As posted on Facebook...infinitydog
, and Kevin Dilmore did with Star Trek: Vanguard
what, in my opinion, J.J. Abrams' reboot failed to do: Bring in new adventures in the Original Series Trek era without mucking up continuity. Unlike the Abrams reboot, they did not need to create an alternate Universe as a cop-out to avoiding continuity, they did not piss on "treknology" (my biggest gripe with Abrams' reboot), and the eye candy was all in the readers' minds with top-notch wordsmithing and eloquence. Though, Doug Drexler's CGI covers did indeed inspire some very good visual aids, allowing an exception on the old "you can't judge a book by its cover" rule. The characters are as real and developed as the original Trek characters, yet the series has a darker, grittier, more visceral (and less clichéd) tone, with TONS of the social commentary Trek is known for, presenting conflicts that make the reader truly think about things. I highly recommend these books to any Trek fan as well as to any science fiction fan who may not have previously been a fan of Star Trek.
I've just barely started reading the last book in the series, Storming Heaven
, so I can't yet say that it has a satisfying ending. Yes, David Mack has a penchant for killing off characters and radically altering the Trek
universe in general, as evidenced in his equally well-written Destiny
trilogy, however, since he has to line things up with original series continuity, he can only do so much. And there are only two characters who are "safe," since they're meeting a few years after the end of the series, so, we know they, at least, survive.
I know most fans think the Abrams' reboot is a wonderful thing. While I'm not going to sit here and rail on how I really didn't care for it, on how Abrams may have created an alternate timeline to cover his lack of respect for the established canon of the property, yet has completely ignored any of the technological principles established, such as limitless transporter range and why starships are built in space, or Spock severely pissing on any kind of temporal directives, I'll settle for saying that others are free to enjoy Abrams' reboot, but I could take it or leave it, preferably leaving it.Vanguard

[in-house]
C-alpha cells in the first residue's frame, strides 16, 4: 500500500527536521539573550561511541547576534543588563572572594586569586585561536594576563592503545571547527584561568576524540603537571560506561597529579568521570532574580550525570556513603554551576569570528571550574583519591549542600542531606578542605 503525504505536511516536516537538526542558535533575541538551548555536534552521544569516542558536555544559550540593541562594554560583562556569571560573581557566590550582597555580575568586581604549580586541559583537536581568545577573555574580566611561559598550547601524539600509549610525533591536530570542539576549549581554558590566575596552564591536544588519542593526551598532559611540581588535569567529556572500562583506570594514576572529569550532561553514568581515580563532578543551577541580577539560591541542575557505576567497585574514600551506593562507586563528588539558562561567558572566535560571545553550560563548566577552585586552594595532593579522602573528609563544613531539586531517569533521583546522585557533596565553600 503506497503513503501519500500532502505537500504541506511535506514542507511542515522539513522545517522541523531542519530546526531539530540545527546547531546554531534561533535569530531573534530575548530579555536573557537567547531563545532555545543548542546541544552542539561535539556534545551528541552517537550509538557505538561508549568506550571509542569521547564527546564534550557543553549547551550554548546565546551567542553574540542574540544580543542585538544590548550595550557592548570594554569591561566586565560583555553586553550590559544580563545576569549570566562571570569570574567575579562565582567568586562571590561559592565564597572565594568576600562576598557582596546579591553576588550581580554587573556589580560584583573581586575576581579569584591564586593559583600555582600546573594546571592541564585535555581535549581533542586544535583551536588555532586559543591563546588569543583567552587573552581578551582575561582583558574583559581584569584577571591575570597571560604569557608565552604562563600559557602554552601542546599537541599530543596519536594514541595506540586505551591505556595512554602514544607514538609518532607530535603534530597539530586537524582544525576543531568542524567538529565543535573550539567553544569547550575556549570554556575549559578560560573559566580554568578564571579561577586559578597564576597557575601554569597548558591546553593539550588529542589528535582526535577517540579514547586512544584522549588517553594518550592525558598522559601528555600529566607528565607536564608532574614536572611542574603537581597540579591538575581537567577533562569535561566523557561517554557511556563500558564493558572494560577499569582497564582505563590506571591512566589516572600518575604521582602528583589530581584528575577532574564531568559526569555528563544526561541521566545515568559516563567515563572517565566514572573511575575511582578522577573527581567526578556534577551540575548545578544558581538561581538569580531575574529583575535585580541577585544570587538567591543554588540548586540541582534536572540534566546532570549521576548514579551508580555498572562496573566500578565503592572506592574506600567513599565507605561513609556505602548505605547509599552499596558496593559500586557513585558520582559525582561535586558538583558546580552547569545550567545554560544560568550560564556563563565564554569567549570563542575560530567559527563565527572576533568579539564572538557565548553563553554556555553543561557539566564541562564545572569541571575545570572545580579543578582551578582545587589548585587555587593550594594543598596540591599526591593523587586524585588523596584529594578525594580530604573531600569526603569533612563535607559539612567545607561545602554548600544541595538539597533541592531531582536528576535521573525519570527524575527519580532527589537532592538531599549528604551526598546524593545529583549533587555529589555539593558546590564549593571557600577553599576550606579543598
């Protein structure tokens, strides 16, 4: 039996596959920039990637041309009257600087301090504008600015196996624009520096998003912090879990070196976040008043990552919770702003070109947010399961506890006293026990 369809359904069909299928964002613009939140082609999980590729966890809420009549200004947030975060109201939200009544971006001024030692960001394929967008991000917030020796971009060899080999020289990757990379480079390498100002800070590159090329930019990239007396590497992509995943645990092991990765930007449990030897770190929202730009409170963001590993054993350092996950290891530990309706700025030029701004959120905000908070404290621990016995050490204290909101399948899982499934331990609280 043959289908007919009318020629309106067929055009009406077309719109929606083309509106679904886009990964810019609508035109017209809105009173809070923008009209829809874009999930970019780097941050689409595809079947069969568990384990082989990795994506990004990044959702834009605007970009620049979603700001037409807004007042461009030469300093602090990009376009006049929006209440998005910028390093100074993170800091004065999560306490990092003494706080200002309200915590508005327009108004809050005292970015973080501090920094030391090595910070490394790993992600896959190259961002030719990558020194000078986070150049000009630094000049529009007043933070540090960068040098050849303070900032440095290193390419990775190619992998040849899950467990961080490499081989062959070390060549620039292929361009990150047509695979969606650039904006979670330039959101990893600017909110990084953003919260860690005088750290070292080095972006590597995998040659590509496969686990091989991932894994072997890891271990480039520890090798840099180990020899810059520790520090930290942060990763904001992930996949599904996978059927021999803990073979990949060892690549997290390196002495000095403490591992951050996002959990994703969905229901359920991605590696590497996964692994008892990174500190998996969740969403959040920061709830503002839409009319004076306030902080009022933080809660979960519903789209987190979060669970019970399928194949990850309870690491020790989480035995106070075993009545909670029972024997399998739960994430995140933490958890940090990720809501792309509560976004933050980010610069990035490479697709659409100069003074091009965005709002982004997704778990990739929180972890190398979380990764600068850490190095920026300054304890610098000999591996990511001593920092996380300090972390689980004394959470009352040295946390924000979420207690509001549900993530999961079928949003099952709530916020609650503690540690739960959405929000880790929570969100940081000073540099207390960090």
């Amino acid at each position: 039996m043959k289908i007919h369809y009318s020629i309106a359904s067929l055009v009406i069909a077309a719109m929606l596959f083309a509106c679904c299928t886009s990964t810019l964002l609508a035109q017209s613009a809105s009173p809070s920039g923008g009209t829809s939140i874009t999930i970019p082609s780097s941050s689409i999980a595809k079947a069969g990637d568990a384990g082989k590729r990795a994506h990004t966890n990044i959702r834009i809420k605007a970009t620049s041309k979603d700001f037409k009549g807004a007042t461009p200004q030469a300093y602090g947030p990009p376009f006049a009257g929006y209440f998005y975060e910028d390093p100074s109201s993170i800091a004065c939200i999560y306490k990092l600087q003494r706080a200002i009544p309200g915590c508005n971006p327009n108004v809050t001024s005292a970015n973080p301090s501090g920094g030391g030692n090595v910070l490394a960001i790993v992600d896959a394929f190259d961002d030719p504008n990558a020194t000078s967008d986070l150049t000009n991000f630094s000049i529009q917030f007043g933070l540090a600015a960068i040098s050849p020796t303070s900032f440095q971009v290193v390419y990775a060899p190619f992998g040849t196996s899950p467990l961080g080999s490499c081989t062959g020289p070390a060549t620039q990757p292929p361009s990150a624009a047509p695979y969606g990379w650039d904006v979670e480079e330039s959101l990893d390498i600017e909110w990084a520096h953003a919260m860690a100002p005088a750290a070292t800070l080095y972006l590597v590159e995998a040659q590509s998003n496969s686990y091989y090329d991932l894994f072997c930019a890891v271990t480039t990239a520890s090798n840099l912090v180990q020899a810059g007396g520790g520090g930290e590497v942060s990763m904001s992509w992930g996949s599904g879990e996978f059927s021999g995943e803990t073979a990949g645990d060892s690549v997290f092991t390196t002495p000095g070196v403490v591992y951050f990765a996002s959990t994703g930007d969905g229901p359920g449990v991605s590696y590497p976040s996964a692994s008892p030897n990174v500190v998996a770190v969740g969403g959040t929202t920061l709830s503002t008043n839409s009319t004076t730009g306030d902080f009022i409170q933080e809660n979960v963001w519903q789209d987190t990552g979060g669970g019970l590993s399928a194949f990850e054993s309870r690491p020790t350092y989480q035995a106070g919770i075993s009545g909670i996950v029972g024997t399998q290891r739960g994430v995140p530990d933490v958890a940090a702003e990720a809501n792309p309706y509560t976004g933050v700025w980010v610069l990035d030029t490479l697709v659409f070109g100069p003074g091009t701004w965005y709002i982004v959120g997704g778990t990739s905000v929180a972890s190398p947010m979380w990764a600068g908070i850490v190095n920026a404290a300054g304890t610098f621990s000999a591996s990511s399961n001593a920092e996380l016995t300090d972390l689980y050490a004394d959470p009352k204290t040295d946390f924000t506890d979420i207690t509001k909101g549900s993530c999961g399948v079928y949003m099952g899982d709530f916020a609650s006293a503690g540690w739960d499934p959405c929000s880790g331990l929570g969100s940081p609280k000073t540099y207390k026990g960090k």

, while having Kirk and others more as "guest stars," still puts Trek
back on the map. Rockne O'Bannon, when creating Farscape
, wanted something that was antithetical to Star Trek
, and thus we got limited technobabble with Crichton at one point saying, "Einstein, Newton, Hawking... We prove them wrong every time we pop out for groceries. I can't explain it, I just use it." We had a ship without a captain for a little more than half the series. We had escaped prisoners instead of military-trained professionals. Then we got Ron Moore's re-imaging of Battlestar Galactica
, which was initially awesome, with it's social messages for a post-9/11 America and easily recognizable, morally ambiguous characters. Now, Next Gen
slowly crossed that threshold from "lite sci-fi" to "getting a little darker," especially when DS9 dealt with the Dominion War. But Ron Moore, who also worked on DS9 with Ira Steven Behr, succeeded, at least initially, with his BSG reboot. Now, we have "reboot craze" where everyone tries to take stuff from the past and "modernize it and do it right." Most of the time, this is failing horribly (lookin' at Michael Bay, his extrasplodey Transformers and his alien turtles...). Hell, even Moore managed to screw up BSG. Like he just stopped even trying in the third season, and rather than tell a good story, he went for shock and awe. I think that's what Abrams did in his Trek reboot as well, and while that may appeal to the masses, I think I'd rather have a good story.
That is why Mack, Ward, Dilmore, Michael Martin, Andy Mangels, Kirsten Beyer, William Bennett, Geoffrey Thorne, and all the others whom I may not remember off the top of my head, have succeeded in constantly reinventing Trek
without losing any of Roddenberry's core values for the property. Characters face dilemmas, ambiguous situations, and they grow, and we grow a little bit with them. The Vanguard
series, as well as Titan
, Typhon Pact
, and the marvelous job Kirsten Beyer has done with Voyager
(making it, in my opinion, better than what we ever saw on screen), has all kept Trek
alive and well, keeping the characters relevant and the speculations going. If a character dies, then the death had a purpose, if only to show that there are
casualties and not everyone makes it out alive.
What's more... When disaster strikes, as it often does with Mr. Mack, we don't see the frantic soldier, screaming and cursing, and just feel nothing but shock. Instead, we see a soldier, swearing like a sailor, but actually retaining some sort of professionalism. He sees who else is still with him, prioritizes his group's objectives, and then works with others to survive. There's an optimism there that, even though shit happened and people made mistakes, we still see these characters trying to do the right thing, not giving up, analyzing a problem, and working to solve it until the bitter end. In short, we get heroes not because they're overly talented and save the day, but because at the end, they try to do the right thing, despite obstacles, and even if one of those obstacles is himself.
Thanks, guys. Keep up the good work, and though Vanguard
has ended, I hope you'll all continue to expand the Trek
Posted at LiveJournal